I am genuinely worried about liberal values in modern Britain. Increasingly we see bully boy tactics deployed and nothing is done when people of faith become the victims of hate. The media loves to suggest bigotry belongs with the Christians but reality looks different. Thirty years ago I would have laughed at the notion Christians would find it impossible to work in the public sector unless hiding their beliefs. Today it seems to be true. How illiberal certain liberals prove to be.

Our family, like many others, are fans of the Marvel Cinematic Universe (only nine sleeps until Guardians of the Galaxy II!) which, for the ignorant and uninitiated, are light hearted action films centred on a plethora of comic heroes. Iron Man, Thor, Hulk, Black Widow, Spiderman etc..

One of the latest heroes to be introduced is Dr. Stephen Strange, played by the excellent Benedict Cumberbatch. Strange is a brilliant surgeon who, having lost the use of his hands in a car accident, travels the world seeking a cure. He finds it, in the East, under the guidance of ‘The Ancient One’ who, alongside healing his hands, grants to him extraordinary mind-bending powers. It is great fun!

Dr. Strange is not alone in finding revelation in the East. Iron Fist, Netflix hero for a more adult audience, fell from a plane over the Himalayas and was rescued by Tibetan monks before learning amazing mystical things. Even Batman, in the DC universe, trained amongst the Eastern mystics. Tibet is clearly the place to go if you desire to wear underpants over your trousers and save humanity. Why am I telling you this?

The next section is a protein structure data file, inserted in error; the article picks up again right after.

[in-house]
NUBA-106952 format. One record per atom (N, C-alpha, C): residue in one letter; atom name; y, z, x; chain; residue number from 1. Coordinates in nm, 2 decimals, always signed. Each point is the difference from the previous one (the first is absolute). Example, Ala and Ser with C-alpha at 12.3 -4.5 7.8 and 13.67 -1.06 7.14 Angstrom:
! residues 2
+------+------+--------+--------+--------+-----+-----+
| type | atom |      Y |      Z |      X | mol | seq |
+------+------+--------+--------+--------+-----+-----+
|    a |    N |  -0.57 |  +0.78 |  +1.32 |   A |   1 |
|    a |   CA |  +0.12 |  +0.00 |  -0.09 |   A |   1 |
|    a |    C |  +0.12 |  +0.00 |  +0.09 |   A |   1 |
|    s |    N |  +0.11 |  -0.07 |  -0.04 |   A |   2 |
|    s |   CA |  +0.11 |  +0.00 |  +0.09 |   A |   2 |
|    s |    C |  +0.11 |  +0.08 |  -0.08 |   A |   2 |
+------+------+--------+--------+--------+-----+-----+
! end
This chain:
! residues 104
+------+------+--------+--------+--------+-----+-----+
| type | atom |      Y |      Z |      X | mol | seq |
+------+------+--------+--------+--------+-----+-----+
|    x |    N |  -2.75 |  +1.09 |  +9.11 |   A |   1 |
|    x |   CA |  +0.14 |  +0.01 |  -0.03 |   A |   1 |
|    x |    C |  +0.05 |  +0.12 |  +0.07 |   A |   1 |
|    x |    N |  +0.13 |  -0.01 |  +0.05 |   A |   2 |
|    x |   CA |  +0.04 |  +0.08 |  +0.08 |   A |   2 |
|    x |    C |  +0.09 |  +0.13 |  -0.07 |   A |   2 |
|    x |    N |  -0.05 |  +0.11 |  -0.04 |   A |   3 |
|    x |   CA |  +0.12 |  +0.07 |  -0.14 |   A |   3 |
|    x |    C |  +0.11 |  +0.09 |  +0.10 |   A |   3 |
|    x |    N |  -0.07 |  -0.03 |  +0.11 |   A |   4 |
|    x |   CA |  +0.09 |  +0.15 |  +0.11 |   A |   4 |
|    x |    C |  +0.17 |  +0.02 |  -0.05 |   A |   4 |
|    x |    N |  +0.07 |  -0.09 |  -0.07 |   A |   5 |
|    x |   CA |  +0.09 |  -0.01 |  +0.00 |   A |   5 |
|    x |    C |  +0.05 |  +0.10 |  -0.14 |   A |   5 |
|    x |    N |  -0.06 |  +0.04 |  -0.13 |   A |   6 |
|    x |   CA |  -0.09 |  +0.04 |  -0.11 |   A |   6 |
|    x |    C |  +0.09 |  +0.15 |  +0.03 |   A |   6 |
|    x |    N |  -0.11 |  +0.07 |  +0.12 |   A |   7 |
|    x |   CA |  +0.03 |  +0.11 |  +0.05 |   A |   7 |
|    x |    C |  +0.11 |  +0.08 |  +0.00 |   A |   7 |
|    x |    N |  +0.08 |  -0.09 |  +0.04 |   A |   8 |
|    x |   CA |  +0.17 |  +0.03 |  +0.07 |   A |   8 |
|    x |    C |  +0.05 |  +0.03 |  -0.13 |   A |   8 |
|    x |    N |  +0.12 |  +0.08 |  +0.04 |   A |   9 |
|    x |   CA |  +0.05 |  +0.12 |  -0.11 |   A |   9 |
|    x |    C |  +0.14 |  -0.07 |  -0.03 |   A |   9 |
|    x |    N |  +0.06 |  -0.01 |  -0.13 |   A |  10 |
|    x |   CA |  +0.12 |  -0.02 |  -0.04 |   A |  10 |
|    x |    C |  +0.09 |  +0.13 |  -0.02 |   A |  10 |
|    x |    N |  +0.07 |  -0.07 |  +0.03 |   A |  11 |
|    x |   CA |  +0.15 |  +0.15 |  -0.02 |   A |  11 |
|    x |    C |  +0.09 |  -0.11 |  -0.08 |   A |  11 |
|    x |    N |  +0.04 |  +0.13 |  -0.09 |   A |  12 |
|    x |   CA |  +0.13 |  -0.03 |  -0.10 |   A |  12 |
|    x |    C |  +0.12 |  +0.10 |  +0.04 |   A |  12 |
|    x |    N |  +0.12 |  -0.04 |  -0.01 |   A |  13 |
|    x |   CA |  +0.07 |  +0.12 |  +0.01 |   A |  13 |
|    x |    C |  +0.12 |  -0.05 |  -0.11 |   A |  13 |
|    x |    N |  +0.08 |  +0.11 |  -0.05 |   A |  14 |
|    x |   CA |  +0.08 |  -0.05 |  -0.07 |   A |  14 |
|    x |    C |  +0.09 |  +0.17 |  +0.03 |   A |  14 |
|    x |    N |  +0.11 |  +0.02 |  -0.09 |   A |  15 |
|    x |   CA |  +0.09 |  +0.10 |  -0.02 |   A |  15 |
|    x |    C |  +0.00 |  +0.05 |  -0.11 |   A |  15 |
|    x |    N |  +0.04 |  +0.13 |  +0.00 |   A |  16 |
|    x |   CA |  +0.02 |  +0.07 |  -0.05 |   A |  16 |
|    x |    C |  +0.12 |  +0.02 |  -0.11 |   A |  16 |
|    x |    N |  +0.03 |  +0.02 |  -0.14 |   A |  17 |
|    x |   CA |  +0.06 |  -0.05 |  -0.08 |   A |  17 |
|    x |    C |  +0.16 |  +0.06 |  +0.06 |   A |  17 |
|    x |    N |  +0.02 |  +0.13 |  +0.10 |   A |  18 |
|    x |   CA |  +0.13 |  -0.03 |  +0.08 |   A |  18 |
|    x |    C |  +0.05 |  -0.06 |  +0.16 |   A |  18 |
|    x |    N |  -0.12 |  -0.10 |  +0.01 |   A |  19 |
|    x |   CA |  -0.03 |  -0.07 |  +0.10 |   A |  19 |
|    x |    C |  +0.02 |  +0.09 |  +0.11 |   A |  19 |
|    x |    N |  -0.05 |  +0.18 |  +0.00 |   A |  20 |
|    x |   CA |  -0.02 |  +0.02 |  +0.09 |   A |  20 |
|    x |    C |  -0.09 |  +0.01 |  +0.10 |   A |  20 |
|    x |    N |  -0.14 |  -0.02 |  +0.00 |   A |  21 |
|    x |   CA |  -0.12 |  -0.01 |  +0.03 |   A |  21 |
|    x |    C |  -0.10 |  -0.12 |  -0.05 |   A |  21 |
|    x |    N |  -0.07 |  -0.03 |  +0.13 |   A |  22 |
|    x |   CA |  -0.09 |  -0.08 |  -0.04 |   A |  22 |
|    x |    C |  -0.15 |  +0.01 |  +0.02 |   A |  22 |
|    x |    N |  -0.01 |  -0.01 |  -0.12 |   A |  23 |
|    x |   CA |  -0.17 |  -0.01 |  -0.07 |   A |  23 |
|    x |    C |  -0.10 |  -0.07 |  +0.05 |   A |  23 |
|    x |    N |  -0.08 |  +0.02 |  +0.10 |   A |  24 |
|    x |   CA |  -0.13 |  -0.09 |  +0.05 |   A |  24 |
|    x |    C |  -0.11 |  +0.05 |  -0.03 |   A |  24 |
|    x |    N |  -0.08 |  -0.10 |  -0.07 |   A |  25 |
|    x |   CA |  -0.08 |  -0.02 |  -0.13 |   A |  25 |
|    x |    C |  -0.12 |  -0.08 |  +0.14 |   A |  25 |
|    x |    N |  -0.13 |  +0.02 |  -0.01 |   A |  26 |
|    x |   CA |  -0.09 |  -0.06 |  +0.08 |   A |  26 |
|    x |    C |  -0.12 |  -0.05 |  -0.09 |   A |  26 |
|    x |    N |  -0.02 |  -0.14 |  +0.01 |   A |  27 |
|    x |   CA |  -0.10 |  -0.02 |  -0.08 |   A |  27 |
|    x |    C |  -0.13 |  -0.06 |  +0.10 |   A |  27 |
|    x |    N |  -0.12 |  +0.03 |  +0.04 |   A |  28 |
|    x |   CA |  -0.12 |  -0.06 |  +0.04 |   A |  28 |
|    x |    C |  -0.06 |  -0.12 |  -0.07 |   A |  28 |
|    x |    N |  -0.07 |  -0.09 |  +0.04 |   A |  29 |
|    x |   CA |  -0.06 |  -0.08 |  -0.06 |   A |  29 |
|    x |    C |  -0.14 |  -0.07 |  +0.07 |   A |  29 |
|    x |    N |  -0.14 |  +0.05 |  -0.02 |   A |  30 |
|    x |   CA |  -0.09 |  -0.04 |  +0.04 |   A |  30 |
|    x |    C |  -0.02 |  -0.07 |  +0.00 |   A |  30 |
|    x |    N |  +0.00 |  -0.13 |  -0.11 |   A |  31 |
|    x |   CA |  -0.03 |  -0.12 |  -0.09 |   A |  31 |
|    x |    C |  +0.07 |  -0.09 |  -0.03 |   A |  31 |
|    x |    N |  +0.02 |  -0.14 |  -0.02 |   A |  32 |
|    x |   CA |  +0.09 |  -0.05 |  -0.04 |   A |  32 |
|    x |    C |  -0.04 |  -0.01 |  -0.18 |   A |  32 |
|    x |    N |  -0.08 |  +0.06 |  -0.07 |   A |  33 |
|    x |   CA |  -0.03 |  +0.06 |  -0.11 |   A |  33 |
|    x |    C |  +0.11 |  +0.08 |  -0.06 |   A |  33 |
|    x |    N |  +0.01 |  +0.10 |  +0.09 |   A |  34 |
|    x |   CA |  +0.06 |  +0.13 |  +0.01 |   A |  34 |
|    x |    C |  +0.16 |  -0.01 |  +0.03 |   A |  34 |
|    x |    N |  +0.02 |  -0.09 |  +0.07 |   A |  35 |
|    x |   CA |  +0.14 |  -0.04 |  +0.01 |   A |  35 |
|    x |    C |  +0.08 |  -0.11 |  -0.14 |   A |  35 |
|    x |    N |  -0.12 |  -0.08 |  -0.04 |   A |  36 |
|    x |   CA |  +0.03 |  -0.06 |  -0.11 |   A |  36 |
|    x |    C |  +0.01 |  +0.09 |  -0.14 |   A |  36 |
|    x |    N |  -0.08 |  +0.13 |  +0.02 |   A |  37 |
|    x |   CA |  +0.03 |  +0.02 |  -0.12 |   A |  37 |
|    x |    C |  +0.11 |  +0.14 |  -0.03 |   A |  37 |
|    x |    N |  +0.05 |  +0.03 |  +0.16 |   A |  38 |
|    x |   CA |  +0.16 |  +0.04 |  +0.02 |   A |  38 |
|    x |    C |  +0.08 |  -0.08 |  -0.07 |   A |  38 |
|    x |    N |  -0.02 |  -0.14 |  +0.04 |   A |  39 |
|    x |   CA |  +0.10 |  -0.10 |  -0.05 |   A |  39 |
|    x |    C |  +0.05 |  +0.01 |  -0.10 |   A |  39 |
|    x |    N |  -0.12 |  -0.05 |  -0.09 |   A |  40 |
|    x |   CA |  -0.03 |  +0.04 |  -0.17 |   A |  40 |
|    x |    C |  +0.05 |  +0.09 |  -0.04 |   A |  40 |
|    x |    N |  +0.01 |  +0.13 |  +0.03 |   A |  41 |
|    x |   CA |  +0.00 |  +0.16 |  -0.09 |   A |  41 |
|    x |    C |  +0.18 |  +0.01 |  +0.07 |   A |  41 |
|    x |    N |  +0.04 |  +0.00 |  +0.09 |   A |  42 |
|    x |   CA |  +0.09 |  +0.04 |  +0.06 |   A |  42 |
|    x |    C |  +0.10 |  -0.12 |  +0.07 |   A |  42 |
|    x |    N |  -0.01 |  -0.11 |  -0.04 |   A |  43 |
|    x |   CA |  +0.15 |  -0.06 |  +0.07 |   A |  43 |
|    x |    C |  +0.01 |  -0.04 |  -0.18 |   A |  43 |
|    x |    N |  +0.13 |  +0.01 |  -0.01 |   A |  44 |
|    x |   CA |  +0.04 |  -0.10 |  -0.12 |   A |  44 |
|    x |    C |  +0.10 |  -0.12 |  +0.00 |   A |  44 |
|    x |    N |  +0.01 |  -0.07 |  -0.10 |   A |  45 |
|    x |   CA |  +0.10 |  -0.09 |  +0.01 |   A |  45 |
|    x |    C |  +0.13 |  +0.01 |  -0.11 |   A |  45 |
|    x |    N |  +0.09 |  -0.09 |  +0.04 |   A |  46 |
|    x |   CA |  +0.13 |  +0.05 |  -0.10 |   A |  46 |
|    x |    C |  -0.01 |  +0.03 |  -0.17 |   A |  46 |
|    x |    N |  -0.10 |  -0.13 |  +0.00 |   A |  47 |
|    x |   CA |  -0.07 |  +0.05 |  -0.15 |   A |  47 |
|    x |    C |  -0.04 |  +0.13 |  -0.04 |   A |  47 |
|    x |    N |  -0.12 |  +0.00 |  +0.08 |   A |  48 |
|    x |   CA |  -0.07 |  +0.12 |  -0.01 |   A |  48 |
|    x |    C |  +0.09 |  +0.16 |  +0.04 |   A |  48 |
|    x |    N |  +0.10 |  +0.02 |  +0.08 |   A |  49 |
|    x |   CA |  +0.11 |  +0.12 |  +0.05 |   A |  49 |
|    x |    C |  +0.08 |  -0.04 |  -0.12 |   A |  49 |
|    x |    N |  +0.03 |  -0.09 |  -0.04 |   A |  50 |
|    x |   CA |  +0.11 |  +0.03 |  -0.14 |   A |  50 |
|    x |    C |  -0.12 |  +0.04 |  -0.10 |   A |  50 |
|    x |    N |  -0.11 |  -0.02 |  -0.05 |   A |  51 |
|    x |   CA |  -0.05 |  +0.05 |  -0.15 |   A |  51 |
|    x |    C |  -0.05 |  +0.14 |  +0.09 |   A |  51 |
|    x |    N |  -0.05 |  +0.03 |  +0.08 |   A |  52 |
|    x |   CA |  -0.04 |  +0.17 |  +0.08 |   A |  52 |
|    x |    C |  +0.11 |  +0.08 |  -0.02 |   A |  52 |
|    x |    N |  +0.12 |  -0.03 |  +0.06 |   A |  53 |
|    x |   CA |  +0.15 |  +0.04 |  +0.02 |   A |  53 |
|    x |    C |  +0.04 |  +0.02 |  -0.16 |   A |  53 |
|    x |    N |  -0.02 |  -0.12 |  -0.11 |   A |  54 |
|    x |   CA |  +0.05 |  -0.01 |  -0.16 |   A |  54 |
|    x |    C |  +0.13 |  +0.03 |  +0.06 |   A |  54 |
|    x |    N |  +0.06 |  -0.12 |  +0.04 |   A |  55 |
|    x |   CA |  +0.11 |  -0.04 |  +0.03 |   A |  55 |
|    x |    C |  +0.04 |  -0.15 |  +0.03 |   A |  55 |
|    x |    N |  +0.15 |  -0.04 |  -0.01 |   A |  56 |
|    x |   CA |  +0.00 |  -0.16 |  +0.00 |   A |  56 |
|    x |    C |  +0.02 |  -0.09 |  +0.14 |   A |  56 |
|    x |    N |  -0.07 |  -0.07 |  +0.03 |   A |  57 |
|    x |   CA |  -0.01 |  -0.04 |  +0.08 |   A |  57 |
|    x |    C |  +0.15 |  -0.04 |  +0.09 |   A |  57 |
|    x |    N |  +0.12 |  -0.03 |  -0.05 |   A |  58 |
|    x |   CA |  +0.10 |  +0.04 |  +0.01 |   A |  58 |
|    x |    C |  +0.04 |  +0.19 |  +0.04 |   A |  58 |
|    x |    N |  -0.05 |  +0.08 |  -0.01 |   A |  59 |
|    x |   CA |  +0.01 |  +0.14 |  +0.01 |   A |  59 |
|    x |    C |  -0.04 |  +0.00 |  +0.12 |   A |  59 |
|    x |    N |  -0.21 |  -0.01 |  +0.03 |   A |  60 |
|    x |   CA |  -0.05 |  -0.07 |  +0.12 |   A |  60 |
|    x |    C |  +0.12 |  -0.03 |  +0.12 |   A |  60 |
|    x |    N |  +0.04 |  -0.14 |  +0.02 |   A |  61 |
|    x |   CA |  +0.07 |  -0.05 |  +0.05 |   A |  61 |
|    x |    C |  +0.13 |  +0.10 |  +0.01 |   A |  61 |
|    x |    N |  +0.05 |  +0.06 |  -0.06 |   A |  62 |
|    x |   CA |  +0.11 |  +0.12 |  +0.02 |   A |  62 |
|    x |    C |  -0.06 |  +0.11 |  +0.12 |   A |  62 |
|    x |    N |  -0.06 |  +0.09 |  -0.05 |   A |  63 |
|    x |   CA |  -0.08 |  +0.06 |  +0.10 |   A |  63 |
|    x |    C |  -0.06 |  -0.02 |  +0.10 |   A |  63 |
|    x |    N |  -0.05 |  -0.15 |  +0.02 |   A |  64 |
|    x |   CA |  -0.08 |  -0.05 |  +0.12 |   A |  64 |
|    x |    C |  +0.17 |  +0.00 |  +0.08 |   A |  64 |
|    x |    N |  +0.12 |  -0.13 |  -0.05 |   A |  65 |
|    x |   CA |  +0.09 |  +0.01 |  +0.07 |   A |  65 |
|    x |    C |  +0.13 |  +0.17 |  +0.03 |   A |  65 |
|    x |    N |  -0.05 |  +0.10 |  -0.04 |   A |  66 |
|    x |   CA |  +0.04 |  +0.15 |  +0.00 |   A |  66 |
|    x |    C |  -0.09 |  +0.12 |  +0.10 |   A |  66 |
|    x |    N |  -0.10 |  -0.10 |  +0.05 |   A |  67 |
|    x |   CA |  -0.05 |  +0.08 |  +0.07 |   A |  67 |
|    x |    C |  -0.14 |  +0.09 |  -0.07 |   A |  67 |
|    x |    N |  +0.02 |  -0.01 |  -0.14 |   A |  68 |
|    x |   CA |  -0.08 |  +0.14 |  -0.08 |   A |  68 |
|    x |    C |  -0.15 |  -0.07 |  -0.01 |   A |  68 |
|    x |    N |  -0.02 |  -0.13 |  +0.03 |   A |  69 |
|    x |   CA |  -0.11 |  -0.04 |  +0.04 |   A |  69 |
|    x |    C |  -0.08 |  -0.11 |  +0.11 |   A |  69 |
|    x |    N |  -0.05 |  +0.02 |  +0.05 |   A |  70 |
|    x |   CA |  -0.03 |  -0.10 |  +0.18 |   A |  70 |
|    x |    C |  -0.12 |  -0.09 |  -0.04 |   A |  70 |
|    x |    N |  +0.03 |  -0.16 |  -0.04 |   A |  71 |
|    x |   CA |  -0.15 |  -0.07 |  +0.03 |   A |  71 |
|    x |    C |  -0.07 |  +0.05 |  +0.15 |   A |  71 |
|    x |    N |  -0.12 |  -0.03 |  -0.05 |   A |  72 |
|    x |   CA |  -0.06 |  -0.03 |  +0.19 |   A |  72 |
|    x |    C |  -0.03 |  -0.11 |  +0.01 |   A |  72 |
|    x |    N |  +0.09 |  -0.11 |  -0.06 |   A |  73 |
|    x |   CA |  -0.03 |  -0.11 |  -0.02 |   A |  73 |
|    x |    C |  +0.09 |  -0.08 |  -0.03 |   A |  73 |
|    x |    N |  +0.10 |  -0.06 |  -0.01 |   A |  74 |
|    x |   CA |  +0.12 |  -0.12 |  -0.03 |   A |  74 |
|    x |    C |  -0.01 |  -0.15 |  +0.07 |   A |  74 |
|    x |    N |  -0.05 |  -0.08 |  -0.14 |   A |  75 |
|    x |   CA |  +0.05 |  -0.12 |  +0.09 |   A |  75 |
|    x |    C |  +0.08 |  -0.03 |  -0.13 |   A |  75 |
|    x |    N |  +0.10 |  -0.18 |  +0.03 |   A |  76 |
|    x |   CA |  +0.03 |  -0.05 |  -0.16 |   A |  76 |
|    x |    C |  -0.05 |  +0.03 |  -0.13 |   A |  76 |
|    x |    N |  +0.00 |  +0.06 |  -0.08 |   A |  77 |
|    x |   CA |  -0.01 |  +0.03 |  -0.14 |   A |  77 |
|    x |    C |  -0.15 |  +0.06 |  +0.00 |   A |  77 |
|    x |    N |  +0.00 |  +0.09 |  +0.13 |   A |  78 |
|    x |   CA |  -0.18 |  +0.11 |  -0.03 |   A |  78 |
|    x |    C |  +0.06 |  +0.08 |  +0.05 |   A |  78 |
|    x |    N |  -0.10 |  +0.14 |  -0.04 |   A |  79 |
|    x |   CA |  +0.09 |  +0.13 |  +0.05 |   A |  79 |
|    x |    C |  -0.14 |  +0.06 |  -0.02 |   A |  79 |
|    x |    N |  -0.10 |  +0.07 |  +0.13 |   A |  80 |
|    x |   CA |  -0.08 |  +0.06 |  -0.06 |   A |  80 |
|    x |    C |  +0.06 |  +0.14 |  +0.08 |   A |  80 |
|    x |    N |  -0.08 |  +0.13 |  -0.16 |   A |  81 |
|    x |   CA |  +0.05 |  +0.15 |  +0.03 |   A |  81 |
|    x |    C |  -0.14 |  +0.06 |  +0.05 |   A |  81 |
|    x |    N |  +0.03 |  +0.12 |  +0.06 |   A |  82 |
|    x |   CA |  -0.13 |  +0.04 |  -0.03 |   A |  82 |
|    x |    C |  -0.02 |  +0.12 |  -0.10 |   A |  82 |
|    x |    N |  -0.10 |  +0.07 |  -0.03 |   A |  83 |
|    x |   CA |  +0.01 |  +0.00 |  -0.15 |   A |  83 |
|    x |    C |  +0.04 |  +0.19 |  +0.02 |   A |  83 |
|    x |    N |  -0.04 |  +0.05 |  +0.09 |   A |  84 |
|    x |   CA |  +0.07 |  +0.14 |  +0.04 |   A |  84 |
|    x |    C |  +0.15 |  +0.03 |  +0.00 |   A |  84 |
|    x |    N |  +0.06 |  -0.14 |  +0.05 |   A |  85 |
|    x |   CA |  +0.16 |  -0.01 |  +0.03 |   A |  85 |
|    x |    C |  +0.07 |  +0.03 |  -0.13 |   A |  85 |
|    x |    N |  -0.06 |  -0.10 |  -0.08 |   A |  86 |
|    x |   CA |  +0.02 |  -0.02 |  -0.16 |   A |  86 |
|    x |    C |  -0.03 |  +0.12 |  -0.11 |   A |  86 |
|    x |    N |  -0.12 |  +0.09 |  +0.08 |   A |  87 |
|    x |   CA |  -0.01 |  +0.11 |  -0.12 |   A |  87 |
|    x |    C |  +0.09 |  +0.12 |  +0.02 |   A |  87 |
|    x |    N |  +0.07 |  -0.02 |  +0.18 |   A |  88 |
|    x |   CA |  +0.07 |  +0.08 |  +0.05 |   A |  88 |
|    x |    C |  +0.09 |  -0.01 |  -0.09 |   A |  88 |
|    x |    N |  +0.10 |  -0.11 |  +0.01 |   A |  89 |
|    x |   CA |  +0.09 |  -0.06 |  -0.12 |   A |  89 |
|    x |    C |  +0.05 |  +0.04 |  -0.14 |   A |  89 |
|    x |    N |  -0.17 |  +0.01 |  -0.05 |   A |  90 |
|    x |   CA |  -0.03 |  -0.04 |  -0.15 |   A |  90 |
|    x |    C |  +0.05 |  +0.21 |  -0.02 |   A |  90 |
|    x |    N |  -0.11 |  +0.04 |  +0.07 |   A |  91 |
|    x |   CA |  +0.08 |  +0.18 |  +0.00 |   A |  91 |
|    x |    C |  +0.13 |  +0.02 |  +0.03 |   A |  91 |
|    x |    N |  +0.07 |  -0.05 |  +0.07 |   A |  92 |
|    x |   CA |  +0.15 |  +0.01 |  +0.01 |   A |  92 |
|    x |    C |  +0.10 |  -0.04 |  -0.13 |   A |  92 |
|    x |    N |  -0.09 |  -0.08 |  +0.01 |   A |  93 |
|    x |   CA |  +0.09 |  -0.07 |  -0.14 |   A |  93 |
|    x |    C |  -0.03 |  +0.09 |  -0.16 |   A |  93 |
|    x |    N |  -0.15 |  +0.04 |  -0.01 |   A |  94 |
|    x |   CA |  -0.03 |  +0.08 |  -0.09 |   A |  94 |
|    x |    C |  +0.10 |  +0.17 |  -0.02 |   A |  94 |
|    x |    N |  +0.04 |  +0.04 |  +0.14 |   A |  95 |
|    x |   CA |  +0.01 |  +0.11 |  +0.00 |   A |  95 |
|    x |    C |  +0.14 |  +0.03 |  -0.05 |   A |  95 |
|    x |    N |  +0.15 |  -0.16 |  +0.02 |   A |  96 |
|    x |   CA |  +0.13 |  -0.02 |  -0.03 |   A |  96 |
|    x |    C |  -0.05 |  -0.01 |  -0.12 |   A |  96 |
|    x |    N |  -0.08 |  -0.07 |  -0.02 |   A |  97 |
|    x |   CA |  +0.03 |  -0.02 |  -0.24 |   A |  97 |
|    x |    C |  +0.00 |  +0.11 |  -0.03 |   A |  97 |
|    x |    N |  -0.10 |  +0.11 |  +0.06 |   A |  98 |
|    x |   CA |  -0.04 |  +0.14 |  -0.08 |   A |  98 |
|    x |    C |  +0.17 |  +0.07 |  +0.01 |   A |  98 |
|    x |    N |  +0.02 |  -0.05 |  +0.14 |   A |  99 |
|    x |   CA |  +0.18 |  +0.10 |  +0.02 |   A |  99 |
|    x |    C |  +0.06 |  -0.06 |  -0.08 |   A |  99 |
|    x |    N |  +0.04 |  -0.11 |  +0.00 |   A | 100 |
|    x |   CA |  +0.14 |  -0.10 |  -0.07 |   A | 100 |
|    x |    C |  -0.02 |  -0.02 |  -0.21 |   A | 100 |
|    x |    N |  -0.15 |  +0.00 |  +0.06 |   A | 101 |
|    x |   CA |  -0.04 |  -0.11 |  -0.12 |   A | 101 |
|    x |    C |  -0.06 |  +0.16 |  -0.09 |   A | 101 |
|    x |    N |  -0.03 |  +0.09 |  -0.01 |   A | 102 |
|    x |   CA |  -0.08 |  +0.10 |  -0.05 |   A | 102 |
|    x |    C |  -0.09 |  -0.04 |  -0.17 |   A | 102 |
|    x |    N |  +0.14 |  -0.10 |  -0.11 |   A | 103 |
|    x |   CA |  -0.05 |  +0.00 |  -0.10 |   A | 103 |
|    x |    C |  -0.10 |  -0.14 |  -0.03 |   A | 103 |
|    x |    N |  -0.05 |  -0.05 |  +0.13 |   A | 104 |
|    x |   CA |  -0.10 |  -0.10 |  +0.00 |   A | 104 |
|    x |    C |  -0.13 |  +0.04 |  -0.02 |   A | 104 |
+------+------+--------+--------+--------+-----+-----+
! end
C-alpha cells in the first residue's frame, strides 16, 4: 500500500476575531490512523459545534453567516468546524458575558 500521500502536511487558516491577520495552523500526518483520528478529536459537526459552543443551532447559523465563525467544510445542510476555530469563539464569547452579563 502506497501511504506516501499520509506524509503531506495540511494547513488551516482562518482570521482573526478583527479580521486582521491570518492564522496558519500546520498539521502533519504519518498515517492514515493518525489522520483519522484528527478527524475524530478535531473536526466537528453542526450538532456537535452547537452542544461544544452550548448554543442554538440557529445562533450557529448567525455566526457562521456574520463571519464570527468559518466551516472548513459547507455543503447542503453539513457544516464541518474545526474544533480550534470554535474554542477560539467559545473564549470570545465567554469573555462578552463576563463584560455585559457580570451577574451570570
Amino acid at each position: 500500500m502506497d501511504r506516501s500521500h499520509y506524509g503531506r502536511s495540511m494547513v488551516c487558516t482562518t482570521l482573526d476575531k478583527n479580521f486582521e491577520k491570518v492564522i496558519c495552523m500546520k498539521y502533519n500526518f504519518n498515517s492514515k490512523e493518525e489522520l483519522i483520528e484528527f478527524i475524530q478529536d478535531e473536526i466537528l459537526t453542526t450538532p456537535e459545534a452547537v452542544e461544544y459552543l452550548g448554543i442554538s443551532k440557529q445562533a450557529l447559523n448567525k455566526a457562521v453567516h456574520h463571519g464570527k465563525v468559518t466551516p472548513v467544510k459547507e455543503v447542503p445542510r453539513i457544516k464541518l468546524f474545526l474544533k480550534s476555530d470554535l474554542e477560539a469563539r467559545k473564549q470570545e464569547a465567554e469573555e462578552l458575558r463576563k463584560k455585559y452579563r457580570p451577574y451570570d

Because the thought that Marvel might swap East for West, in search of mystical encounter, is laughable. Imagine Dr. Strange sat in the chancel of a typical modern parish. He would not find ancient mystical encounter but rather die of boredom. A curse on the Christian tendency of recent time to de-mystify its liturgy and buildings! What damage this has done. Why seek to secularise and seek worldly relevance instead of going further into the mystical realm? Isn’t that what faith is all about? I suspect the sort of hero the modern church would churn out would be an altogether different species…

Pope Benedict XVI stated that the great ecclesial crisis of modern time is the loss of our sense of the sacred. A theme oft repeated on this blog because I share this conviction. We are what we pray; and rescuing faith from the bland and mundane, from the protestantisation of modernists, is of vital importance. That which Benedict XVI began in his reform of the reform  (seen in the liturgical emphasis of the Ordinariate) now in danger of being undone under the present pontificate.

The success of Marvel tells us that mysticism is important. It still holds appeal to the modern culture. There is fascination, even yearning, for the supernatural. People are drawn to that which points beyond our knowledge and which can inspire awe. See how serious it is then, that since Vatican II, many set out to de-mythologise the church? Out went altar rails, the plainsong and haunting chants, the statues and Eastward facing altars; that which pointed beyond self and into the realm of heaven.

In came delight in the mundane. The building of hideous functional worship spaces, the use of ditties and infantile secular music that led to clapping glorias, the turning of priests to face people so that we only gaze on one another but never beyond ourselves. In short any sense of the supernatural evaporated and the evidence is seen in so many parishes today. We are left with a church whose tendency is to operate horizontally not vertically; a big NGO centred on the needs of man not on worship of God. People line up to receive the body and blood of Christ in obvious disbelief; they do not gaze in wonder but line up as if at a school cafeteria.